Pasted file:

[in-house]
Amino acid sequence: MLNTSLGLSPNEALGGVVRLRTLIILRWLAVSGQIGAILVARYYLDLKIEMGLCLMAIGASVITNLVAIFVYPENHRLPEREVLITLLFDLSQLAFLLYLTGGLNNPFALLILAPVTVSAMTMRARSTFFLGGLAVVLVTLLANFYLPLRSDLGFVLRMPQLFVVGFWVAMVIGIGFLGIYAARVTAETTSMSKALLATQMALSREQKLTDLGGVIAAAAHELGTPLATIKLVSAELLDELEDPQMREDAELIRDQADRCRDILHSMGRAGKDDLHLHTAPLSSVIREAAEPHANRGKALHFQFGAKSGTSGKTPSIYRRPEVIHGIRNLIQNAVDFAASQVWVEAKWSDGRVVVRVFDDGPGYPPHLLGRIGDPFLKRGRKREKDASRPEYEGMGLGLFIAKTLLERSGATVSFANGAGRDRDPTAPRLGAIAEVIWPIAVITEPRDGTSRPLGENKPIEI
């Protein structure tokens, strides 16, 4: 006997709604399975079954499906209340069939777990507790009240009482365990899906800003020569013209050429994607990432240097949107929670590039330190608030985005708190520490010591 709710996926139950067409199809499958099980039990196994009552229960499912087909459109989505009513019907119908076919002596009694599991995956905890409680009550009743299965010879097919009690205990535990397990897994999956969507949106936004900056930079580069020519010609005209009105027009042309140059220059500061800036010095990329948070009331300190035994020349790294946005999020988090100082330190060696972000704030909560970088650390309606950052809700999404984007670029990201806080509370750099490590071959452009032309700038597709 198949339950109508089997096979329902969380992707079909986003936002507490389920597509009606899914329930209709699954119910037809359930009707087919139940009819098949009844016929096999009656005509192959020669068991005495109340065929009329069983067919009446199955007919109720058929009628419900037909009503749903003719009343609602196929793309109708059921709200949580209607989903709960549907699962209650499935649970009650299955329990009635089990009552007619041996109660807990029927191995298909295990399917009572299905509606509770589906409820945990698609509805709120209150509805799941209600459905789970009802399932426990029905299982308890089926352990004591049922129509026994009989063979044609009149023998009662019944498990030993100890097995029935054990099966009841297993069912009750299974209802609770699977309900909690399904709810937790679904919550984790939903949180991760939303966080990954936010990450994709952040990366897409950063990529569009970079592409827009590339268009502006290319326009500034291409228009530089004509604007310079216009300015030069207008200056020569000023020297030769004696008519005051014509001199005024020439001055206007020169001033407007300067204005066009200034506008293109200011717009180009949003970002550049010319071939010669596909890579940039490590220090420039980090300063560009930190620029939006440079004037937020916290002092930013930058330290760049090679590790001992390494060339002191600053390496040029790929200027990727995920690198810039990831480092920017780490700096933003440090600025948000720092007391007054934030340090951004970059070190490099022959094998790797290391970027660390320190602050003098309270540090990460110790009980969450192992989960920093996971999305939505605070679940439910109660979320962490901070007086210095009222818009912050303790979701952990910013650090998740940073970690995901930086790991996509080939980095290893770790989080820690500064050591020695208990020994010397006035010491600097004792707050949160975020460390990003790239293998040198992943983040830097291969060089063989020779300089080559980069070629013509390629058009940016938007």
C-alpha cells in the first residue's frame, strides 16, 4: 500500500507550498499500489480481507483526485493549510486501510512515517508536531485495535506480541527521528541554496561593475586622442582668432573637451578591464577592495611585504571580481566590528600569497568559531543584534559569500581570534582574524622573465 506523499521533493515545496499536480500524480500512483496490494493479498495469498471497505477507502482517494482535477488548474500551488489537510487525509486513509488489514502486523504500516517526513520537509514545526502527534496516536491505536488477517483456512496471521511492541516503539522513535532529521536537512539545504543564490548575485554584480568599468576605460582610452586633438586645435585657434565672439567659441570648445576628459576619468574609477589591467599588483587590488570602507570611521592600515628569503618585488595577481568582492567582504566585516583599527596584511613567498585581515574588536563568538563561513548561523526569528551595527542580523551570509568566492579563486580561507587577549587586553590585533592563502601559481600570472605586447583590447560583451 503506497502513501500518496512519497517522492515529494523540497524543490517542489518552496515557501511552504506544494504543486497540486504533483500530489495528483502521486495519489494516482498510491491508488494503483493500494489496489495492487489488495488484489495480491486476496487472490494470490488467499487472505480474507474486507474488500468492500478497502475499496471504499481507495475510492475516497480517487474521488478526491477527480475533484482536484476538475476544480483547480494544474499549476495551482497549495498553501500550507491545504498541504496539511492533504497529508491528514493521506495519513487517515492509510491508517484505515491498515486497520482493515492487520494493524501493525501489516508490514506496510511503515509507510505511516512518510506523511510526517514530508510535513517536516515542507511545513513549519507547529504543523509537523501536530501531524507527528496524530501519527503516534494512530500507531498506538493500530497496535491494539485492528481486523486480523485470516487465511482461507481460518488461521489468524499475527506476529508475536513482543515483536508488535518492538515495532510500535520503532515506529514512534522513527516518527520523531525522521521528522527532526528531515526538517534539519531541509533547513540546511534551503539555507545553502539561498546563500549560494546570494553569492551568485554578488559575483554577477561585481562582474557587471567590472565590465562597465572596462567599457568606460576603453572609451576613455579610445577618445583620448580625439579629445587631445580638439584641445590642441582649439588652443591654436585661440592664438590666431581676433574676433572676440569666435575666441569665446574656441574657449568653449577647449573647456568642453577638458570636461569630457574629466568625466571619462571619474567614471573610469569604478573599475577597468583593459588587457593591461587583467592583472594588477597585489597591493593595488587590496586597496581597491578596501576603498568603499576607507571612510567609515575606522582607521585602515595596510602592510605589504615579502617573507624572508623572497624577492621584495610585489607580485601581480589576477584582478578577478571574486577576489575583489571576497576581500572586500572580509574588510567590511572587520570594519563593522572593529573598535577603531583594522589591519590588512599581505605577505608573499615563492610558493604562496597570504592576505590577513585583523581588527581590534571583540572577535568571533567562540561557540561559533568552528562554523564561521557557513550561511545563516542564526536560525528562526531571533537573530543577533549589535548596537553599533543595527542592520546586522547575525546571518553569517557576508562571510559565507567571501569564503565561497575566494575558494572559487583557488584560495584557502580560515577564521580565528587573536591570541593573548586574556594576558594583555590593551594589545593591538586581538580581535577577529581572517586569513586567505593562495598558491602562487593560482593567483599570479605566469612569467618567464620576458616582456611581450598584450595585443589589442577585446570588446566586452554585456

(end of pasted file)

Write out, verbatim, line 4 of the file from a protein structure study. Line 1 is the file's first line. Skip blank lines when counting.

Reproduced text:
C-alpha cells in the first residue's frame, strides 16, 4: 500500500507550498499500489480481507483526485493549510486501510512515517508536531485495535506480541527521528541554496561593475586622442582668432573637451578591464577592495611585504571580481566590528600569497568559531543584534559569500581570534582574524622573465 506523499521533493515545496499536480500524480500512483496490494493479498495469498471497505477507502482517494482535477488548474500551488489537510487525509486513509488489514502486523504500516517526513520537509514545526502527534496516536491505536488477517483456512496471521511492541516503539522513535532529521536537512539545504543564490548575485554584480568599468576605460582610452586633438586645435585657434565672439567659441570648445576628459576619468574609477589591467599588483587590488570602507570611521592600515628569503618585488595577481568582492567582504566585516583599527596584511613567498585581515574588536563568538563561513548561523526569528551595527542580523551570509568566492579563486580561507587577549587586553590585533592563502601559481600570472605586447583590447560583451 503506497502513501500518496512519497517522492515529494523540497524543490517542489518552496515557501511552504506544494504543486497540486504533483500530489495528483502521486495519489494516482498510491491508488494503483493500494489496489495492487489488495488484489495480491486476496487472490494470490488467499487472505480474507474486507474488500468492500478497502475499496471504499481507495475510492475516497480517487474521488478526491477527480475533484482536484476538475476544480483547480494544474499549476495551482497549495498553501500550507491545504498541504496539511492533504497529508491528514493521506495519513487517515492509510491508517484505515491498515486497520482493515492487520494493524501493525501489516508490514506496510511503515509507510505511516512518510506523511510526517514530508510535513517536516515542507511545513513549519507547529504543523509537523501536530501531524507527528496524530501519527503516534494512530500507531498506538493500530497496535491494539485492528481486523486480523485470516487465511482461507481460518488461521489468524499475527506476529508475536513482543515483536508488535518492538515495532510500535520503532515506529514512534522513527516518527520523531525522521521528522527532526528531515526538517534539519531541509533547513540546511534551503539555507545553502539561498546563500549560494546570494553569492551568485554578488559575483554577477561585481562582474557587471567590472565590465562597465572596462567599457568606460576603453572609451576613455579610445577618445583620448580625439579629445587631445580638439584641445590642441582649439588652443591654436585661440592664438590666431581676433574676433572676440569666435575666441569665446574656441574657449568653449577647449573647456568642453577638458570636461569630457574629466568625466571619462571619474567614471573610469569604478573599475577597468583593459588587457593591461587583467592583472594588477597585489597591493593595488587590496586597496581597491578596501576603498568603499576607507571612510567609515575606522582607521585602515595596510602592510605589504615579502617573507624572508623572497624577492621584495610585489607580485601581480589576477584582478578577478571574486577576489575583489571576497576581500572586500572580509574588510567590511572587520570594519563593522572593529573598535577603531583594522589591519590588512599581505605577505608573499615563492610558493604562496597570504592576505590577513585583523581588527581590534571583540572577535568571533567562540561557540561559533568552528562554523564561521557557513550561511545563516542564526536560525528562526531571533537573530543577533549589535548596537553599533543595527542592520546586522547575525546571518553569517557576508562571510559565507567571501569564503565561497575566494575558494572559487583557488584560495584557502580560515577564521580565528587573536591570541593573548586574556594576558594583555590593551594589545593591538586581538580581535577577529581572517586569513586567505593562495598558491602562487593560482593567483599570479605566469612569467618567464620576458616582456611581450598584450595585443589589442577585446570588446566586452554585456